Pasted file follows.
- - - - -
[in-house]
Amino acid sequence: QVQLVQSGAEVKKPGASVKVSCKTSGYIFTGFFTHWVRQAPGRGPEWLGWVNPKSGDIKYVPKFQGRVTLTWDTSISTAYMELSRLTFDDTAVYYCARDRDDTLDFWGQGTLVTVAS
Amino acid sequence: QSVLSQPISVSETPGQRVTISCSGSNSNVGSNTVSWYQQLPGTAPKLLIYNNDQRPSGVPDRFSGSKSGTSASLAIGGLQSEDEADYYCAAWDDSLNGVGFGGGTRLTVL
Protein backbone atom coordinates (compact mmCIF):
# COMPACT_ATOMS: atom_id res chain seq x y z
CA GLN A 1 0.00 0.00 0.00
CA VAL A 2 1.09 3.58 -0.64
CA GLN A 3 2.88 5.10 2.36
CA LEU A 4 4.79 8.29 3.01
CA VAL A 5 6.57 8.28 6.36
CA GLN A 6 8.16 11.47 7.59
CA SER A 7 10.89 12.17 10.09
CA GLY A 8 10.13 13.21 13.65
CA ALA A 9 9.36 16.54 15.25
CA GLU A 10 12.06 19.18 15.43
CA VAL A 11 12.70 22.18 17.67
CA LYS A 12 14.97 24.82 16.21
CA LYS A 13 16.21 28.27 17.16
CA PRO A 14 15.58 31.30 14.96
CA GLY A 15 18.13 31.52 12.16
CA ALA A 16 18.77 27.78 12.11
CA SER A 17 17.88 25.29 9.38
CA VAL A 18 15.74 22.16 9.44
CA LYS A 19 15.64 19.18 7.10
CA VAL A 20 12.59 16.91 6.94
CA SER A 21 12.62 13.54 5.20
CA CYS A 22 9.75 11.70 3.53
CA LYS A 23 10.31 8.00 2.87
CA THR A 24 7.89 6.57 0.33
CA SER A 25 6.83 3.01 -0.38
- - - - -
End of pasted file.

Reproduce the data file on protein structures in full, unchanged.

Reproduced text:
[in-house]
Amino acid sequence: QVQLVQSGAEVKKPGASVKVSCKTSGYIFTGFFTHWVRQAPGRGPEWLGWVNPKSGDIKYVPKFQGRVTLTWDTSISTAYMELSRLTFDDTAVYYCARDRDDTLDFWGQGTLVTVAS
Amino acid sequence: QSVLSQPISVSETPGQRVTISCSGSNSNVGSNTVSWYQQLPGTAPKLLIYNNDQRPSGVPDRFSGSKSGTSASLAIGGLQSEDEADYYCAAWDDSLNGVGFGGGTRLTVL
Protein backbone atom coordinates (compact mmCIF):
# COMPACT_ATOMS: atom_id res chain seq x y z
CA GLN A 1 0.00 0.00 0.00
CA VAL A 2 1.09 3.58 -0.64
CA GLN A 3 2.88 5.10 2.36
CA LEU A 4 4.79 8.29 3.01
CA VAL A 5 6.57 8.28 6.36
CA GLN A 6 8.16 11.47 7.59
CA SER A 7 10.89 12.17 10.09
CA GLY A 8 10.13 13.21 13.65
CA ALA A 9 9.36 16.54 15.25
CA GLU A 10 12.06 19.18 15.43
CA VAL A 11 12.70 22.18 17.67
CA LYS A 12 14.97 24.82 16.21
CA LYS A 13 16.21 28.27 17.16
CA PRO A 14 15.58 31.30 14.96
CA GLY A 15 18.13 31.52 12.16
CA ALA A 16 18.77 27.78 12.11
CA SER A 17 17.88 25.29 9.38
CA VAL A 18 15.74 22.16 9.44
CA LYS A 19 15.64 19.18 7.10
CA VAL A 20 12.59 16.91 6.94
CA SER A 21 12.62 13.54 5.20
CA CYS A 22 9.75 11.70 3.53
CA LYS A 23 10.31 8.00 2.87
CA THR A 24 7.89 6.57 0.33
CA SER A 25 6.83 3.01 -0.38